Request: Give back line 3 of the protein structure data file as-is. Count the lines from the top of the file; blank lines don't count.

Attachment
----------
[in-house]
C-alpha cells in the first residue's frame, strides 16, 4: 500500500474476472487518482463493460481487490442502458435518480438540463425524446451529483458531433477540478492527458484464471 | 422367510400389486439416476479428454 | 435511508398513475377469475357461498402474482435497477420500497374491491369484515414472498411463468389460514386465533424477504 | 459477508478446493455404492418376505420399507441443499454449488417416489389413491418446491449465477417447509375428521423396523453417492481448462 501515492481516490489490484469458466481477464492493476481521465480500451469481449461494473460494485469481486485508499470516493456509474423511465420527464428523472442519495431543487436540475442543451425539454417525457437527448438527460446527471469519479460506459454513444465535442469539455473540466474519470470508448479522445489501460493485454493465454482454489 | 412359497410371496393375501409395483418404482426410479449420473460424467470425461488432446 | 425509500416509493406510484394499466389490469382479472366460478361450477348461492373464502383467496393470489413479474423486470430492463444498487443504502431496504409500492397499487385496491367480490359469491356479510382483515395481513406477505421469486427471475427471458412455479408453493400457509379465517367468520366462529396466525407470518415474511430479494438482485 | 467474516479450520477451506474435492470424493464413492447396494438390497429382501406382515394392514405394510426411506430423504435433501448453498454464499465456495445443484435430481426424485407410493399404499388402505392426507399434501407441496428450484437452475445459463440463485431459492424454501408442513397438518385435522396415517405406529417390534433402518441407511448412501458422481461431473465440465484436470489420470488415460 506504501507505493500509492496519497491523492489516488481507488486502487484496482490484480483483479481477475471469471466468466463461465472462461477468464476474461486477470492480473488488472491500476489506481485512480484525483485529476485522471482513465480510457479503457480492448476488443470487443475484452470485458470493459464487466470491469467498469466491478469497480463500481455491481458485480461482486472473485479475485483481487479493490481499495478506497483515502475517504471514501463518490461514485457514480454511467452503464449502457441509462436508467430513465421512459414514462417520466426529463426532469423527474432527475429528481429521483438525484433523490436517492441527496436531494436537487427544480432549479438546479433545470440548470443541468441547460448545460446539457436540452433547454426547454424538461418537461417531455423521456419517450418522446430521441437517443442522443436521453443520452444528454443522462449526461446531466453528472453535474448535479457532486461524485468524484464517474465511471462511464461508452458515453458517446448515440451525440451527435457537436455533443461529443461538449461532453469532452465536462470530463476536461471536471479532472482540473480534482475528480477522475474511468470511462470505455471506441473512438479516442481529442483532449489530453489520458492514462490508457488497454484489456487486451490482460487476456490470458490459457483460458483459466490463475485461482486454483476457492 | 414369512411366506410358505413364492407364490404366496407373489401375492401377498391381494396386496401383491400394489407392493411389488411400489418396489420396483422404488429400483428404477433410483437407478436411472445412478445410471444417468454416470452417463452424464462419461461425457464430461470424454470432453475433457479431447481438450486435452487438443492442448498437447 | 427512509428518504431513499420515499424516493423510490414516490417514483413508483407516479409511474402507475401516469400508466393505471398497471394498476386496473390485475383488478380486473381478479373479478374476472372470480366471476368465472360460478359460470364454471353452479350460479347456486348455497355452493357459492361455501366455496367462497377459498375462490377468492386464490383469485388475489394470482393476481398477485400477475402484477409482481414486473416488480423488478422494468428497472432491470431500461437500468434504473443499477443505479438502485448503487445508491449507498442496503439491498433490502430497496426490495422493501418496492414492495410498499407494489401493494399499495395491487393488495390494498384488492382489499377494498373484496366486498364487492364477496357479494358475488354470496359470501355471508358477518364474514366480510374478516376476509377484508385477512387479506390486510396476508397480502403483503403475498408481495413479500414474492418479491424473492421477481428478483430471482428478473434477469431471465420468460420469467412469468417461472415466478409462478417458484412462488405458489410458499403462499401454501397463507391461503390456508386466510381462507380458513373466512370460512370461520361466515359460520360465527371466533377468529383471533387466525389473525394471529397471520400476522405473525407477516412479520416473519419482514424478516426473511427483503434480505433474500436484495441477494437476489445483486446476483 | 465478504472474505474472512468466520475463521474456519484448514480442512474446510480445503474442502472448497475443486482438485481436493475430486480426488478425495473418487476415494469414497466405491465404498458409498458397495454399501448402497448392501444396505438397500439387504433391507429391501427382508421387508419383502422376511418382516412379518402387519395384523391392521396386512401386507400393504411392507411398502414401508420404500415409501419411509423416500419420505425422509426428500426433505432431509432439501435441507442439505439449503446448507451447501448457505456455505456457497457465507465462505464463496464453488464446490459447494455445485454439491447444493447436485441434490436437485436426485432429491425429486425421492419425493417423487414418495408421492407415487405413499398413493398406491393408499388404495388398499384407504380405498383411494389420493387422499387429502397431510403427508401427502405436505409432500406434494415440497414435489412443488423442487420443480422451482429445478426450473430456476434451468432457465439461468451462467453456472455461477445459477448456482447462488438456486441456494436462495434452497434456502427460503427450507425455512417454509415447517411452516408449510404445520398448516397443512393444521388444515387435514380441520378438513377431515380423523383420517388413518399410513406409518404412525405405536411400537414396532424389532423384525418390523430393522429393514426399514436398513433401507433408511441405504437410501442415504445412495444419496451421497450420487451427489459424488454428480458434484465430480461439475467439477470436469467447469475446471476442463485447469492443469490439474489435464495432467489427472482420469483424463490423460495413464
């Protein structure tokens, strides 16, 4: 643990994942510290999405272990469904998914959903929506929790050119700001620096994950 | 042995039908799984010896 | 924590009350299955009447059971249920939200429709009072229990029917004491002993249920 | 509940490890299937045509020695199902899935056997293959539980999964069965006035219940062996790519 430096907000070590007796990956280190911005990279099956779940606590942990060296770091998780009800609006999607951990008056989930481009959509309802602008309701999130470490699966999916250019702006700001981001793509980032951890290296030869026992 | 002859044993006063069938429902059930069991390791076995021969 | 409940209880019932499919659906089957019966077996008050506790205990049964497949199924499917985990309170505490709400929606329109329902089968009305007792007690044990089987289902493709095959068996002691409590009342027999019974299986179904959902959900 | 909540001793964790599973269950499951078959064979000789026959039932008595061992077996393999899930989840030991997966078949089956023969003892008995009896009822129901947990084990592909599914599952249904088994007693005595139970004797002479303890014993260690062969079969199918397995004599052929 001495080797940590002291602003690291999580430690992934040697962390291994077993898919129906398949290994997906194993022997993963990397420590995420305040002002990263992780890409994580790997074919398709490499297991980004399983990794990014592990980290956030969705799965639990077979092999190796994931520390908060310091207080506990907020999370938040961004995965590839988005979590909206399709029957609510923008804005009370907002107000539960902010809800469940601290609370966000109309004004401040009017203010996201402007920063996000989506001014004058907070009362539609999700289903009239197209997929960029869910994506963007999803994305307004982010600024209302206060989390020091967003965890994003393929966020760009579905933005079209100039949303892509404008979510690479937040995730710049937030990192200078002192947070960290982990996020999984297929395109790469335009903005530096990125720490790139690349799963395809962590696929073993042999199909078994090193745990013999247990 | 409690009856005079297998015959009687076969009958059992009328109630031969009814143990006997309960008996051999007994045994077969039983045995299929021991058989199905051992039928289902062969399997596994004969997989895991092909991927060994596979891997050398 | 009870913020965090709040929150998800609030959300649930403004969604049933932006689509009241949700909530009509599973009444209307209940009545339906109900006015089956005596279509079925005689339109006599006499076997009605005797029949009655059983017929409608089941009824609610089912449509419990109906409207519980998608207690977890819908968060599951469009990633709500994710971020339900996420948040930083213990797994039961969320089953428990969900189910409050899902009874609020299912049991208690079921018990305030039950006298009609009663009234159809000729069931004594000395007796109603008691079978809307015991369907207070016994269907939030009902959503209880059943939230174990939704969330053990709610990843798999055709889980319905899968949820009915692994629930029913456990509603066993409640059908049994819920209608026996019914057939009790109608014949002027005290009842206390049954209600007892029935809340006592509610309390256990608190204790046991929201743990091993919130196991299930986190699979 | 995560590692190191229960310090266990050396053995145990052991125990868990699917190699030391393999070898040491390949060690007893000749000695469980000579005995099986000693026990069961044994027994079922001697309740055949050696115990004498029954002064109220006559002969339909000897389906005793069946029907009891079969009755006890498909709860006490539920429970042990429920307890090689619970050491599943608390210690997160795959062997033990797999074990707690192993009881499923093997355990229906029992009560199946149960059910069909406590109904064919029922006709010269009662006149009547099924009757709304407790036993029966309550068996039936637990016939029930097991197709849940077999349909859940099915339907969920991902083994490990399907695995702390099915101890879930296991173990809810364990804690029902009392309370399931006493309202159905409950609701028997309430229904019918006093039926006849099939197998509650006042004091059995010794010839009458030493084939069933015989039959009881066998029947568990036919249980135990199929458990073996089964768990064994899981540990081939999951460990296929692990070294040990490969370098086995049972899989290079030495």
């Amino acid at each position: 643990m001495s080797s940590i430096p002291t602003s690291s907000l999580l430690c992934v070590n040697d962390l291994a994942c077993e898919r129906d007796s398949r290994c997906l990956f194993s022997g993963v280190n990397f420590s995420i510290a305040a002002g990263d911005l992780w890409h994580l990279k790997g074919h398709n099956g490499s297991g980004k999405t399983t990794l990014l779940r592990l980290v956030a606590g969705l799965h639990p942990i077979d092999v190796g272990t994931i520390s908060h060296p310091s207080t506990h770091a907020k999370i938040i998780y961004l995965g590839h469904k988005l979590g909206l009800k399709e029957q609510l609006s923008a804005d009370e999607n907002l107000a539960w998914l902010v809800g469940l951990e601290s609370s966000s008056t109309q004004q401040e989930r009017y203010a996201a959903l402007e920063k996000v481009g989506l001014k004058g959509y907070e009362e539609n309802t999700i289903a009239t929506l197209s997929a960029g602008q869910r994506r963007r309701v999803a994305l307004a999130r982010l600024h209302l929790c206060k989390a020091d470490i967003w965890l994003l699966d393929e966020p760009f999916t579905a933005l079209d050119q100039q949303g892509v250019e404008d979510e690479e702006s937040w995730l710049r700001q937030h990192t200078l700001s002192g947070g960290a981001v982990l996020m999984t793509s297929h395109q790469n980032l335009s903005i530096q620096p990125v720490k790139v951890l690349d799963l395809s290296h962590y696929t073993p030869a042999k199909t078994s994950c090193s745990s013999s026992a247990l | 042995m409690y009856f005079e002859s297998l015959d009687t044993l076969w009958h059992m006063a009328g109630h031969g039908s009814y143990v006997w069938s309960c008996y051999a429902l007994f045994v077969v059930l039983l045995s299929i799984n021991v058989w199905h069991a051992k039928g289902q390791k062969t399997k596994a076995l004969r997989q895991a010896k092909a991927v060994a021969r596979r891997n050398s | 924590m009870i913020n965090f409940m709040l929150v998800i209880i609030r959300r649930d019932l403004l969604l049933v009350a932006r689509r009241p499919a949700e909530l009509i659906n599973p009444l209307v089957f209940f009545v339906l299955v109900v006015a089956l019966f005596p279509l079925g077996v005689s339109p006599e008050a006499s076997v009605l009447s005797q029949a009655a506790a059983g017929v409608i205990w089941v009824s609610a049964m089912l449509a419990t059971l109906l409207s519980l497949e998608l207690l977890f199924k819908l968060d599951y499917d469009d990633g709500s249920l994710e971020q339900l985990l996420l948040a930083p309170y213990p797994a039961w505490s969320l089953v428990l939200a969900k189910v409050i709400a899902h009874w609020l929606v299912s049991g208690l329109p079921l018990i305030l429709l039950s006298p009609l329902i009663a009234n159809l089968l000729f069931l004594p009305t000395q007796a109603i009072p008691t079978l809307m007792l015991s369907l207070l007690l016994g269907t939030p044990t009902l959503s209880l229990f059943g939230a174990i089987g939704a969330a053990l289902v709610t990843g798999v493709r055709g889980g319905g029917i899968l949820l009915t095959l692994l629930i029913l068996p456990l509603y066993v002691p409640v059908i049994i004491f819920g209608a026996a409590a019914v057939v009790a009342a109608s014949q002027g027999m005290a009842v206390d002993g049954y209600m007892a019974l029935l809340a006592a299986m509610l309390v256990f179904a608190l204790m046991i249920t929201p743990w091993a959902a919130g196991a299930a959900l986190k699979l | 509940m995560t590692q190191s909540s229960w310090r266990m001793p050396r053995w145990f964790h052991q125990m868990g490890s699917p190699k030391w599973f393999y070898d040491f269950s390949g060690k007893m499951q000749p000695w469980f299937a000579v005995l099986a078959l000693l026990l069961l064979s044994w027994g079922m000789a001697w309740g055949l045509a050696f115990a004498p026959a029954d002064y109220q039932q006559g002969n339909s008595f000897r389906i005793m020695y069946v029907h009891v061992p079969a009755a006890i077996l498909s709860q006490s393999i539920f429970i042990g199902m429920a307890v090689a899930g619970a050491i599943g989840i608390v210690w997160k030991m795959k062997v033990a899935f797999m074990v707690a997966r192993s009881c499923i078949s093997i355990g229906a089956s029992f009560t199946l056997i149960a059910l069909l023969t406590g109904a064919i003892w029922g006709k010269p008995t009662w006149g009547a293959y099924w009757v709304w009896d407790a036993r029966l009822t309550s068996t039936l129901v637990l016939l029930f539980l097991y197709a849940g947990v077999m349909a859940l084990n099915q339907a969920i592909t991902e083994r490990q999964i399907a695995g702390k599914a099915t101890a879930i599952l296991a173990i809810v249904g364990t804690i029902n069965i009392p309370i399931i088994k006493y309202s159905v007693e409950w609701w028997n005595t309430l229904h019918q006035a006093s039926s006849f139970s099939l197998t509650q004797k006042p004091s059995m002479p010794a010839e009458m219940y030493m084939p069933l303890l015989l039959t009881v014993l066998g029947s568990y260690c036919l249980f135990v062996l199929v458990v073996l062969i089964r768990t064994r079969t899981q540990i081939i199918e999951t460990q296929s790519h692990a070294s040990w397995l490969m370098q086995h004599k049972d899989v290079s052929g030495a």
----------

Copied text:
């Protein structure tokens, strides 16, 4: 643990994942510290999405272990469904998914959903929506929790050119700001620096994950 | 042995039908799984010896 | 924590009350299955009447059971249920939200429709009072229990029917004491002993249920 | 509940490890299937045509020695199902899935056997293959539980999964069965006035219940062996790519 430096907000070590007796990956280190911005990279099956779940606590942990060296770091998780009800609006999607951990008056989930481009959509309802602008309701999130470490699966999916250019702006700001981001793509980032951890290296030869026992 | 002859044993006063069938429902059930069991390791076995021969 | 409940209880019932499919659906089957019966077996008050506790205990049964497949199924499917985990309170505490709400929606329109329902089968009305007792007690044990089987289902493709095959068996002691409590009342027999019974299986179904959902959900 | 909540001793964790599973269950499951078959064979000789026959039932008595061992077996393999899930989840030991997966078949089956023969003892008995009896009822129901947990084990592909599914599952249904088994007693005595139970004797002479303890014993260690062969079969199918397995004599052929 001495080797940590002291602003690291999580430690992934040697962390291994077993898919129906398949290994997906194993022997993963990397420590995420305040002002990263992780890409994580790997074919398709490499297991980004399983990794990014592990980290956030969705799965639990077979092999190796994931520390908060310091207080506990907020999370938040961004995965590839988005979590909206399709029957609510923008804005009370907002107000539960902010809800469940601290609370966000109309004004401040009017203010996201402007920063996000989506001014004058907070009362539609999700289903009239197209997929960029869910994506963007999803994305307004982010600024209302206060989390020091967003965890994003393929966020760009579905933005079209100039949303892509404008979510690479937040995730710049937030990192200078002192947070960290982990996020999984297929395109790469335009903005530096990125720490790139690349799963395809962590696929073993042999199909078994090193745990013999247990 | 409690009856005079297998015959009687076969009958059992009328109630031969009814143990006997309960008996051999007994045994077969039983045995299929021991058989199905051992039928289902062969399997596994004969997989895991092909991927060994596979891997050398 | 009870913020965090709040929150998800609030959300649930403004969604049933932006689509009241949700909530009509599973009444209307209940009545339906109900006015089956005596279509079925005689339109006599006499076997009605005797029949009655059983017929409608089941009824609610089912449509419990109906409207519980998608207690977890819908968060599951469009990633709500994710971020339900996420948040930083213990797994039961969320089953428990969900189910409050899902009874609020299912049991208690079921018990305030039950006298009609009663009234159809000729069931004594000395007796109603008691079978809307015991369907207070016994269907939030009902959503209880059943939230174990939704969330053990709610990843798999055709889980319905899968949820009915692994629930029913456990509603066993409640059908049994819920209608026996019914057939009790109608014949002027005290009842206390049954209600007892029935809340006592509610309390256990608190204790046991929201743990091993919130196991299930986190699979 | 995560590692190191229960310090266990050396053995145990052991125990868990699917190699030391393999070898040491390949060690007893000749000695469980000579005995099986000693026990069961044994027994079922001697309740055949050696115990004498029954002064109220006559002969339909000897389906005793069946029907009891079969009755006890498909709860006490539920429970042990429920307890090689619970050491599943608390210690997160795959062997033990797999074990707690192993009881499923093997355990229906029992009560199946149960059910069909406590109904064919029922006709010269009662006149009547099924009757709304407790036993029966309550068996039936637990016939029930097991197709849940077999349909859940099915339907969920991902083994490990399907695995702390099915101890879930296991173990809810364990804690029902009392309370399931006493309202159905409950609701028997309430229904019918006093039926006849099939197998509650006042004091059995010794010839009458030493084939069933015989039959009881066998029947568990036919249980135990199929458990073996089964768990064994899981540990081939999951460990296929692990070294040990490969370098086995049972899989290079030495």